The credits also seem to benefit workers more than employers. To illustrate the possibilities, the Economist looks at an ice cream shop:

  • if the shop is limited to two workers, it will hire the cheapest, which cost say £10/hr
  • with a £4/hr tax credit, they now cost £6/hr – all the benefit has gone to the employer
  • but if the employer can expand, they can take on a third employee, who might demand £12/hr
  • with the tax credit, all three employees would cost £8/hr
  • the two original workers are now £2/hr better off, but the shop is paying them £2/hr less than before
  • the benefits have been shared (and an extra person is in work)

International studies have shown that in general more than 60% of the benefit of tax credits passes to the employees. But that is still more than a third being “wasted” on employers. Preliminary results from a UK study suggest around 75% of benefit goes to workers, so only 25% wastage here.

The other issue to consider is automation: a higher minimum wage risks the introduction of more machinery, which now appears more competitive. Tax credits have the opposite effect.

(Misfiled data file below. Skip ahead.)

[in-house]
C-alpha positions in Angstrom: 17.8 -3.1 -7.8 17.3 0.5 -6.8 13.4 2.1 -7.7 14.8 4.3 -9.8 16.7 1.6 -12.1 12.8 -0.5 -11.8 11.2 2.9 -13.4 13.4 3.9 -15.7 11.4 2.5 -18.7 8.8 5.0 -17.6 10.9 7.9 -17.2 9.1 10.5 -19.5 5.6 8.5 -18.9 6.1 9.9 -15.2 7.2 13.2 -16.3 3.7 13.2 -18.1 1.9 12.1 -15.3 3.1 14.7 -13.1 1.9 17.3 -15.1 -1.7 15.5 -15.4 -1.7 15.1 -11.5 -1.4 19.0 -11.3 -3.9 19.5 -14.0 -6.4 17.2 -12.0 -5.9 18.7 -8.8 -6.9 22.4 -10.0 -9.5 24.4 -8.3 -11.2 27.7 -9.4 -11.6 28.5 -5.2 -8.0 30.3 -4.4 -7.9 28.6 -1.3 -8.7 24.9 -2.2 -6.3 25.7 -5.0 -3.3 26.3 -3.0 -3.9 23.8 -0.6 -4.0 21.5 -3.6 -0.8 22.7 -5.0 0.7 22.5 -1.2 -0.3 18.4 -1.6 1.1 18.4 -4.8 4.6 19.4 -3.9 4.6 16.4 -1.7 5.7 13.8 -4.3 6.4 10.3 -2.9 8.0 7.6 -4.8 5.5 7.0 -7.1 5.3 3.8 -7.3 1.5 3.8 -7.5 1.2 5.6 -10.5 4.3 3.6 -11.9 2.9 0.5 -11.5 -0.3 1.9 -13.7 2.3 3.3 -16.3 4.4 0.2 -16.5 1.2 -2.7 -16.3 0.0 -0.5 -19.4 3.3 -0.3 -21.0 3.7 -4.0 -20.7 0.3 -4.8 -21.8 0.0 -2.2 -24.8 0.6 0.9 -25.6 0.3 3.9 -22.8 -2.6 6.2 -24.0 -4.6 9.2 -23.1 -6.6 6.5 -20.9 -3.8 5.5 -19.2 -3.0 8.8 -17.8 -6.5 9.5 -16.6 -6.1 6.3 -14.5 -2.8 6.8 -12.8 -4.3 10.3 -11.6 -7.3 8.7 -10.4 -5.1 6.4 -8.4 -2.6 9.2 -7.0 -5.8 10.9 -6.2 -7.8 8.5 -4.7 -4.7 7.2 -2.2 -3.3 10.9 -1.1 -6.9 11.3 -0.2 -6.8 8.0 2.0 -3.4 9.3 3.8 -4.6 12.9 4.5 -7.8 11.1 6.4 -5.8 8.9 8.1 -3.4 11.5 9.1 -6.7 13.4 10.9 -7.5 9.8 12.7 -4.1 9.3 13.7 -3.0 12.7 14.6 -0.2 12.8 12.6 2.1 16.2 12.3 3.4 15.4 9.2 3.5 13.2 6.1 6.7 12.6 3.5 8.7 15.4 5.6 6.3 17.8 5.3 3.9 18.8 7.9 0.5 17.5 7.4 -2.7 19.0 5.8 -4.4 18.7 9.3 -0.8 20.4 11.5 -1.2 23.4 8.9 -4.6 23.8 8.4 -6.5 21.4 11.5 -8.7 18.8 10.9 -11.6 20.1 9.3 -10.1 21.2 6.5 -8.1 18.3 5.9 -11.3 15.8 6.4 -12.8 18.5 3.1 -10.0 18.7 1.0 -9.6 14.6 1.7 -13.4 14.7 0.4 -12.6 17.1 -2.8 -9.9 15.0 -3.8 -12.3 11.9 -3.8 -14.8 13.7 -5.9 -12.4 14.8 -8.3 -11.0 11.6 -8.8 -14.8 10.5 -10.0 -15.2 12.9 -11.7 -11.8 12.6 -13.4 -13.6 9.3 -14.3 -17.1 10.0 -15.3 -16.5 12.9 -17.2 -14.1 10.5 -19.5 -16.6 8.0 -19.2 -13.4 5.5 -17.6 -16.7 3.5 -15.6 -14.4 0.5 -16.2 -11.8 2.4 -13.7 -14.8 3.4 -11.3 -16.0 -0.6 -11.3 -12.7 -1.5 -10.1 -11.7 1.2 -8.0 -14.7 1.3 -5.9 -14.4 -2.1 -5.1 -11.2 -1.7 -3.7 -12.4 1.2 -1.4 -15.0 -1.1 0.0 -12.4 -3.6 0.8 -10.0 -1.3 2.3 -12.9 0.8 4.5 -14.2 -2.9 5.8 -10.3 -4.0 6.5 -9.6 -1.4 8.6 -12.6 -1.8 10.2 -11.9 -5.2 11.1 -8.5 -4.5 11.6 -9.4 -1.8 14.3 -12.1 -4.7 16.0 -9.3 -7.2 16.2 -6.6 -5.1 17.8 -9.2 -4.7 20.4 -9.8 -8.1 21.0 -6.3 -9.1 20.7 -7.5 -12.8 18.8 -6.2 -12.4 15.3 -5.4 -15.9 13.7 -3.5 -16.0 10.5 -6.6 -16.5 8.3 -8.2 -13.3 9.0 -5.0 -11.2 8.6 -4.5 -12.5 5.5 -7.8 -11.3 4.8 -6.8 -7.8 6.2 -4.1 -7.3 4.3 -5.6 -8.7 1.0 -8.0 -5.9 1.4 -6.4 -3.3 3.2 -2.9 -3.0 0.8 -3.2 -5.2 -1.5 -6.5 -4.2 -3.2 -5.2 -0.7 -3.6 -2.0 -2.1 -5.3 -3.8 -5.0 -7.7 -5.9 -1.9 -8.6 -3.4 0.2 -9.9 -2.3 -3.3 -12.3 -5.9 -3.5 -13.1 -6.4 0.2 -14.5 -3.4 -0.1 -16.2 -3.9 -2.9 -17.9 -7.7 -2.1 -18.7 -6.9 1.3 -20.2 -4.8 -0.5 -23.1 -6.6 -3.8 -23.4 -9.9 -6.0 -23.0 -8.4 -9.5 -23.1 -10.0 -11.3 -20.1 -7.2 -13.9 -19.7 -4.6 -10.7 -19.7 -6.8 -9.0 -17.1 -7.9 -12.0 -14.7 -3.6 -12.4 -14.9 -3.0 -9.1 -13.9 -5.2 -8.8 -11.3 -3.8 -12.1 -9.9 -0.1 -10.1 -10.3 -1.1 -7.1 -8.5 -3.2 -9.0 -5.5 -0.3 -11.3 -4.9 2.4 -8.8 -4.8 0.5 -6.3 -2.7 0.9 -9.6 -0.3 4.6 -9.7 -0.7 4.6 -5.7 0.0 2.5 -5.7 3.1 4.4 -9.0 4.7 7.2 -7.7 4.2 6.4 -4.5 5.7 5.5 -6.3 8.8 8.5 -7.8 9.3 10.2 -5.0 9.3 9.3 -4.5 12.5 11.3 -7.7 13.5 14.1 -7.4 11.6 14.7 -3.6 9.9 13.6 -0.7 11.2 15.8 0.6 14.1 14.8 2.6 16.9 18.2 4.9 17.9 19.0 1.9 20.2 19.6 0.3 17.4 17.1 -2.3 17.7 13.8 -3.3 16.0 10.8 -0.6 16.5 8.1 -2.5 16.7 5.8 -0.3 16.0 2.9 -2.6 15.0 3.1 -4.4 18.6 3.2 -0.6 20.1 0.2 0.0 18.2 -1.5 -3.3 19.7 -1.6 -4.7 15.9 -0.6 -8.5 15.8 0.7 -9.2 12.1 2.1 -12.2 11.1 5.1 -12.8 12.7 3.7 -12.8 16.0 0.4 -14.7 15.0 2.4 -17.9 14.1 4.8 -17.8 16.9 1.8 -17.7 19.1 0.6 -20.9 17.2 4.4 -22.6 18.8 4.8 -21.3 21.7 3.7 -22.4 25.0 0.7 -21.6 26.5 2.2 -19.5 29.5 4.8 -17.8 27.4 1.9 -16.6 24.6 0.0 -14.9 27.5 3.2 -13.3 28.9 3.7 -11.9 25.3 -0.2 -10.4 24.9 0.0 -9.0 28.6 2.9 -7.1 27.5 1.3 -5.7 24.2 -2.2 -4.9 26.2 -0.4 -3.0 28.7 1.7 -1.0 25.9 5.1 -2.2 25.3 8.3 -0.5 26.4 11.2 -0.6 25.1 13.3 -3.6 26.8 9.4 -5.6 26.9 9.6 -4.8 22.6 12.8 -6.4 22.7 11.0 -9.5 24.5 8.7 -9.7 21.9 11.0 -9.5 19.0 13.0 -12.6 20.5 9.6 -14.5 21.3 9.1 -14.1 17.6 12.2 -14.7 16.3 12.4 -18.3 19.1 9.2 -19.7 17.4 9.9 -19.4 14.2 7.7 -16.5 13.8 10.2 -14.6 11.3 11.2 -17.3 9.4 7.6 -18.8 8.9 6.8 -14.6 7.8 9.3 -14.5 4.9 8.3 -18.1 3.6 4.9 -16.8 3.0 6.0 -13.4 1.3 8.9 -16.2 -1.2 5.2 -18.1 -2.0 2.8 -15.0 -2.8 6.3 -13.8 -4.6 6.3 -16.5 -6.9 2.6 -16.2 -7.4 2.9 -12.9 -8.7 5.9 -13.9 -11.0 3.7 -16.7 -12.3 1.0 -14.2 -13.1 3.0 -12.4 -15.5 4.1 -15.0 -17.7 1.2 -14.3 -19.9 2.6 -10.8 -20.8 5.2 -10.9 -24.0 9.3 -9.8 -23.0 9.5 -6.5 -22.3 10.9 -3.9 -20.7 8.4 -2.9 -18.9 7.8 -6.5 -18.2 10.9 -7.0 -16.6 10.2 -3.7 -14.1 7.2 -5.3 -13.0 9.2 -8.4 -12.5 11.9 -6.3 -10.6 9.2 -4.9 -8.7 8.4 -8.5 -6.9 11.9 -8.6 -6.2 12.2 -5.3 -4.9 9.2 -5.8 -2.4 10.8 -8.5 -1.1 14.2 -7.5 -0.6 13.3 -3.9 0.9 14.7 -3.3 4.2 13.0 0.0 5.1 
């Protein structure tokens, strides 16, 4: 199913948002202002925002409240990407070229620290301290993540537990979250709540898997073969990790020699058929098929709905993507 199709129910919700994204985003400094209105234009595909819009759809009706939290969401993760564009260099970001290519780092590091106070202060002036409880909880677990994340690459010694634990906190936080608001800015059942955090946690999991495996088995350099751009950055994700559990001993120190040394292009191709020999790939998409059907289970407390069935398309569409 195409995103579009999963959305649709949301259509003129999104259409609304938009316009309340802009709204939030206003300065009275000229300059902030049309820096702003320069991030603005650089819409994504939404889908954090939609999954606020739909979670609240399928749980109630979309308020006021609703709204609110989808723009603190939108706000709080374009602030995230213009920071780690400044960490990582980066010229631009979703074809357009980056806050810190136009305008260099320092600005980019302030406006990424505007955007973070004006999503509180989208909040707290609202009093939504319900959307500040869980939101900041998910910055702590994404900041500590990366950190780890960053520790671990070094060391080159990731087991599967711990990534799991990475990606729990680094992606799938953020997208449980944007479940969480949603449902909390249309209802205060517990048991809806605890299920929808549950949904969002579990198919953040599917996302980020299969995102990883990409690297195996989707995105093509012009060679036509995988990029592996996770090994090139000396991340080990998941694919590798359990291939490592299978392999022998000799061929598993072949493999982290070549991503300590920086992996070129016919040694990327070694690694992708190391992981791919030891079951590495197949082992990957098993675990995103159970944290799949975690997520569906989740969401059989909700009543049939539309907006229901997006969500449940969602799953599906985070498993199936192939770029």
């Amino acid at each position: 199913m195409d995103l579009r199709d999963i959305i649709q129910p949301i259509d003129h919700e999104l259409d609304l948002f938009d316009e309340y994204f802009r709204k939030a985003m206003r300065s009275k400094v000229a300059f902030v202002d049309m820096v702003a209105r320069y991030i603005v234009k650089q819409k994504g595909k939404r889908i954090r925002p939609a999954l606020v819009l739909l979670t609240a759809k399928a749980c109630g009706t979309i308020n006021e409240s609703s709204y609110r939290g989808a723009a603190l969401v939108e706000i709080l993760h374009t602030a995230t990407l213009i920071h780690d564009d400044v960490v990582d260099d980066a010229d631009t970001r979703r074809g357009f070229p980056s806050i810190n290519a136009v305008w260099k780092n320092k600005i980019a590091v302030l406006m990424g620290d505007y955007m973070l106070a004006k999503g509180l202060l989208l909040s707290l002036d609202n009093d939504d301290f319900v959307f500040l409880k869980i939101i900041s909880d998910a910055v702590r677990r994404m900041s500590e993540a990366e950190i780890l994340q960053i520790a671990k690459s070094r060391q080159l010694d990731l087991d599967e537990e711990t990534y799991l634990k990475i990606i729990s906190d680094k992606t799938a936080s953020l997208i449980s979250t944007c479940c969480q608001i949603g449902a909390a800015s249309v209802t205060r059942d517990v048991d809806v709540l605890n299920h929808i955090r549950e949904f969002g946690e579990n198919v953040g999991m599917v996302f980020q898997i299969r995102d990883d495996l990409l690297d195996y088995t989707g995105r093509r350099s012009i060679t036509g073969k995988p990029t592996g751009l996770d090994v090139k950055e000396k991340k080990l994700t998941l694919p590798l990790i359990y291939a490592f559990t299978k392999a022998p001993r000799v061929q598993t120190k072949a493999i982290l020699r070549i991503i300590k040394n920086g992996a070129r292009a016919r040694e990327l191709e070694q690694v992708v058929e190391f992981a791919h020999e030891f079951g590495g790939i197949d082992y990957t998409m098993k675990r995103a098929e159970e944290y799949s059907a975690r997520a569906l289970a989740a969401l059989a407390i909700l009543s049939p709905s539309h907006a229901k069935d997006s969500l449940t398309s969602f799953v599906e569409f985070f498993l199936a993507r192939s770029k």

So it really depends on whether we want to insulate low-skilled workers from the effects of automation, and how far we are prepared to go down that road as the pressures from robots and software increase.

How long before the tax credit system morphs into some form of Basic Income?

Half year review

Buttonwood gave a quick half-year review of the markets. The basic message is that we are right back where we started:

  • the S&P 500 and the FTSE 100 both ended June very close to where they began January
  • ten-year US Treasuries have hardly moved
  • and we are still a few days / months / years away from Grexit.

half year review

According to Buttonwood, there are three main points to take home:

  1. political risk is real, despite the many near misses (middle east, US legislative jams, Scotland, Russia, the refugee crises and Greece again) of recent years;
    • in a low growth world, international compromise is hard to achieve, since concessions for one group come at a cost for another ((Hence the rise in nationalism and anti-immigration parties – it’s always easiest to blame the foreigners))